All the Fashion

Fashion historian and alumna Kimberly Jenkins is helping rewrite a more inclusive narrative of fashion history and guiding brands through the complex intersection of fashion and race.

By Kristin Baird Rattini
Photo credit: Kyna Marie


This wasn’t a fashion faux pas, like wearing socks with sandals. It wasn’t even a faux “fashion emergency” as hyped up on reality television shows. When Gucci found itself under blistering criticism in February 2019 for releasing a sweater excoriated on social media as “the blackface sweater” for its resemblance to the offensive caricature, it was a true fashion disaster for the luxury brand.

Gucci turned to Kimberly Jenkins (’08 BA, Anthropology) for guidance. The fashion historian is dedicated to raising awareness about the social, cultural, and historical influences on why we wear what we wear—and what we shouldn’t wear. At the time, she was teaching a highly praised “Fashion and Race” class at her graduate alma mater, the esteemed Parsons School of Design in New York City. And her passion project, The Fashion and Race Database, was evolving into a vital industry resource on the subject.

“I was invited to have a conversation with Gucci about why these things matter and how to navigate this sensitive moment,” she says. The company flew her to its corporate headquarters in Milan and its Hong Kong office to share her insights into the intersection of race and fashion. “I can’t think of many fashion brands that would open up their doors to academics,” Jenkins says, “so it was great for Gucci to bring me in to introduce these concepts and histories to their staff.”

Jenkins has carved out a unique niche in the fashion world, one that earned her a spot on Vogue Business’ inaugural 100 Innovators list in January 2023. She is bridging the gap between fashion academia and the fashion industry to empower brands to make responsible, mindful decisions about what they create. Through The Fashion and Race Database, her podcast The Invisible Seam, and her consulting firm, Artis Solomon, she is helping create a more diverse narrative of fashion history and leading the conversation on the history and impact of race in the fashion world.


Making Opportunities of Her Own

Jenkins’ distinct career path has been shaped by both self-advocacy and serendipitous timing. “The arc of my career has been defined by knocking on doors and arguing for why my skills and this work can be useful,” she says.

The Invisible Seam
Jenkins’ podcast, The Invisible Seam, debuted to acclaim. (Credit: Curt Courtenay and Lauren Viera at Cadence 13)

She always knew she wanted to go into fashion. While majoring in cultural anthropology with an art history minor at UTA, she seized every opportunity to incorporate fashion into her papers and projects. “My UTA professors were very nurturing and supportive,” she says. “They gave me a lot of runway to explore what I wanted to do.”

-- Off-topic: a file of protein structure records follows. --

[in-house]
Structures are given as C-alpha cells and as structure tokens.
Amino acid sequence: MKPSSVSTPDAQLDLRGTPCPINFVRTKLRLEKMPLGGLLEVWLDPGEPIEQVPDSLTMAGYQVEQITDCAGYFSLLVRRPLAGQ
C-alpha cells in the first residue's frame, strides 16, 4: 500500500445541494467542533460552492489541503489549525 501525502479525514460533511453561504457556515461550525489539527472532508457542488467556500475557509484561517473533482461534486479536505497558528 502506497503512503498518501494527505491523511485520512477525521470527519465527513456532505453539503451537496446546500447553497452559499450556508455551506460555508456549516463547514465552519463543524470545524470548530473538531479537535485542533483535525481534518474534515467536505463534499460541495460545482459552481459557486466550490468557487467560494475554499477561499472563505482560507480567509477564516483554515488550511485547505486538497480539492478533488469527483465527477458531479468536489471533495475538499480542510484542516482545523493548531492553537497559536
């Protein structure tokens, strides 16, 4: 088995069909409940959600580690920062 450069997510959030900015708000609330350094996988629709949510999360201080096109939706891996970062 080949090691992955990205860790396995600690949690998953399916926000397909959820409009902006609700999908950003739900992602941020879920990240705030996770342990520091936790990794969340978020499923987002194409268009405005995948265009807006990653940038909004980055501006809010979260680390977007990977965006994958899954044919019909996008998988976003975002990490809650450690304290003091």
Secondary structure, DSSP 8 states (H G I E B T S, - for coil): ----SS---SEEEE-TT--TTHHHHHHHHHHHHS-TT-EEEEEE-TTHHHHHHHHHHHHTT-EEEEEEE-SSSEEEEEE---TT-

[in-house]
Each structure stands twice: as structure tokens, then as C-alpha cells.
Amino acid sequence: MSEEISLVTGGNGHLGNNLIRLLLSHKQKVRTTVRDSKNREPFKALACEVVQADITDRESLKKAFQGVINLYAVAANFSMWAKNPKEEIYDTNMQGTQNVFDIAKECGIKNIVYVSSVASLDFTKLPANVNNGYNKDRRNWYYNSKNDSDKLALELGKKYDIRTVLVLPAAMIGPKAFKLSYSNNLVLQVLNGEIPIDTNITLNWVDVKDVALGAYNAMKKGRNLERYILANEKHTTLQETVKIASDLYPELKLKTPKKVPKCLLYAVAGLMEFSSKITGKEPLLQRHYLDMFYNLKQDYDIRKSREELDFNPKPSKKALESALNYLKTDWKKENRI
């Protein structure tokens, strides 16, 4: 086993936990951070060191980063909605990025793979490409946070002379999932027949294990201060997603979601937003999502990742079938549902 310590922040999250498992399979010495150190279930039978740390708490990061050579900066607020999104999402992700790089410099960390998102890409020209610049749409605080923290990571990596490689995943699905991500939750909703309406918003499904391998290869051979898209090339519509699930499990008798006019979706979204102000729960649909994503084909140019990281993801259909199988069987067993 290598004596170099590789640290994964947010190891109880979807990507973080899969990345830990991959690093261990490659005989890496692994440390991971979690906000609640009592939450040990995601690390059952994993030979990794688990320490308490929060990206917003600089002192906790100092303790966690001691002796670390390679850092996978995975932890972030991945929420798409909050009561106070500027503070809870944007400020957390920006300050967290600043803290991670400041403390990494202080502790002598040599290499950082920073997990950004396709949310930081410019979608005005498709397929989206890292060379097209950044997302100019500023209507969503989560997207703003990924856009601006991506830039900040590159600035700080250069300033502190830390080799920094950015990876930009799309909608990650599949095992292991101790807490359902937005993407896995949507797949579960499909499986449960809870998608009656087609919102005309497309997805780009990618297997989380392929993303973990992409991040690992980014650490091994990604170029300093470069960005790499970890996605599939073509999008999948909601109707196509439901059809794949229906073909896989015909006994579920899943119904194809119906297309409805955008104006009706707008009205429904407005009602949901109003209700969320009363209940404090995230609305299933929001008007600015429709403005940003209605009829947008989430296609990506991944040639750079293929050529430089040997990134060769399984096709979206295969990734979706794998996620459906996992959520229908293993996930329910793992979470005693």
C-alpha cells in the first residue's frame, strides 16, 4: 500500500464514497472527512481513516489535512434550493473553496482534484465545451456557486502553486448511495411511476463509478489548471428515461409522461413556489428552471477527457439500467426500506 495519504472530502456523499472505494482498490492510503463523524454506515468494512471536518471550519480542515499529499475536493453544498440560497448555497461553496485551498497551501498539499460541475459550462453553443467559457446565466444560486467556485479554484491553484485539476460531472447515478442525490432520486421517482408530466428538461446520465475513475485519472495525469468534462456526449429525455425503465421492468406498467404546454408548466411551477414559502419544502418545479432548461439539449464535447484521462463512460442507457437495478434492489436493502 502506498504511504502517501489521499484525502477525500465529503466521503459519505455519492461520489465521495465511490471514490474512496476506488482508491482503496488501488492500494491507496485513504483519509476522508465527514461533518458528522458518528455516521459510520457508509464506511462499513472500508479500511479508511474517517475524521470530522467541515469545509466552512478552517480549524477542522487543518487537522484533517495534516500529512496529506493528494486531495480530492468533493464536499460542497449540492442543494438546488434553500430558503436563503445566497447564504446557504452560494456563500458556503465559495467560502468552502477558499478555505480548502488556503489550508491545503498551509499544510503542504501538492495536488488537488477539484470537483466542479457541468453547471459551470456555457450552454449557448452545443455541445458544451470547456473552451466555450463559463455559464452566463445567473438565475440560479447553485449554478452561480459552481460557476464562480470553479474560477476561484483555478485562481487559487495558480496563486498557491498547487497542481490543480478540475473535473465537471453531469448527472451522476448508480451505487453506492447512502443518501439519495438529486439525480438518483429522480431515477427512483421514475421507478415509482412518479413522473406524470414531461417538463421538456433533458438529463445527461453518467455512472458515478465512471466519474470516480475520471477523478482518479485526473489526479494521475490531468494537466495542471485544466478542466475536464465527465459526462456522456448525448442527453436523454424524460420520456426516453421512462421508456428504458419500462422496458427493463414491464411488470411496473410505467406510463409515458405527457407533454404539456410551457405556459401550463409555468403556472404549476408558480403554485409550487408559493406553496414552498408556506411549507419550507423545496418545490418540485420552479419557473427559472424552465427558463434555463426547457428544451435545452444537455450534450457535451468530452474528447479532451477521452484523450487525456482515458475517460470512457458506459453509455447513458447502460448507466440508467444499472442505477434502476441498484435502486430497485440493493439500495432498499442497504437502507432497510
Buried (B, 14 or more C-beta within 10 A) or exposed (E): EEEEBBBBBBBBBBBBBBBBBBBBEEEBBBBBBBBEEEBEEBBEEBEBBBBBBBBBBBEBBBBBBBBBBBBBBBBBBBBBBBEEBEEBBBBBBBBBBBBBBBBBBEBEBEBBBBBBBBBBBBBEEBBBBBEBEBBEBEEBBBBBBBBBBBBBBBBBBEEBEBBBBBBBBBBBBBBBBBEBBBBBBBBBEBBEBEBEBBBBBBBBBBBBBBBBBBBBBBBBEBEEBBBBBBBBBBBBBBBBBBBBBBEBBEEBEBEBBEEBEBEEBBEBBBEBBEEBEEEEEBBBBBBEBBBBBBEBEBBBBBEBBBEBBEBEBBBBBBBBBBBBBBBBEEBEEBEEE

As Jenkins was researching graduate school options, Parsons announced it would launch a new graduate program in fashion studies in 2010. “As I read the description of the program as a blend of fashion, anthropology, sociology, and history, it was all me. I was just beside myself,” she recalls.

To strengthen her application, she persuaded the Dallas Museum of Art—which had turned her down for employment a couple years prior—to take her on as a fashion curatorial intern. Her timing was perfect: The museum was preparing to mount its first-ever fashion exhibitions, one on African headwear and another on French designer Jean Paul Gaultier. Jenkins gained “a master’s class worth” of invaluable experience at the museum and secured her spot in the second cohort of the Parsons program.


Rethinking Fashion History

Jenkins parlayed her Parsons degree into adjunct teaching positions at both Parsons and the Pratt Institute. Over the summer of 2016, she developed the curriculum for her “Fashion and Race” class, which earned her an award for outstanding achievement in social justice teaching at Parsons. She also returned home to Texas and to UTA’s Central Library to revisit the fashion studies sources she’d used in her undergraduate days and look for new material.

What she found is that research on fashion history beyond the Western canon was scattered and sparse, so she started building her own online library of diverse content and resources. “It became this larger-than-life project,” she says. That project became The Fashion and Race Database, which she launched as a free public online resource in 2017.

“The arc of my career has been defined by knocking on doors and arguing for why my skills and this work can be useful.”

“Fashion history for decades was this arc from primitivity to modernity. Europe was considered where modernity, where ‘real fashion’ happened,” she says. “Now all that is changing with the widespread reckonings like the Black Lives Matter movement, the #MeToo movement, and the continued fight for equality and representation by LGBTQIA communities. We are rethinking fashion history, how we teach it, and how we integrate a broader perspective.”

The database garnered growing attention, including from Ryerson University in Toronto (now called Toronto Metropolitan University), which offered Jenkins a full-time tenure-track position in its fashion program. She used her research funding there to significantly expand The Fashion and Race Database. “It was like moving from an apartment to a mansion,” she says.

The new and improved database debuted June 1, 2020, one week after the death of George Floyd and amid the heightened conversations about racial and social injustice. “The database caught the attention of everyone in fashion who was looking for how to address race and discrimination,” she says. “We received tens of thousands of dollars in donations to The Fashion and Race Database to see it grow.”

It certainly has. Now a subscription service, the database includes thousands of popular and scholarly articles, archived podcasts, and panel discussions. There are original essays and a calendar of upcoming exhibitions and conferences around the world.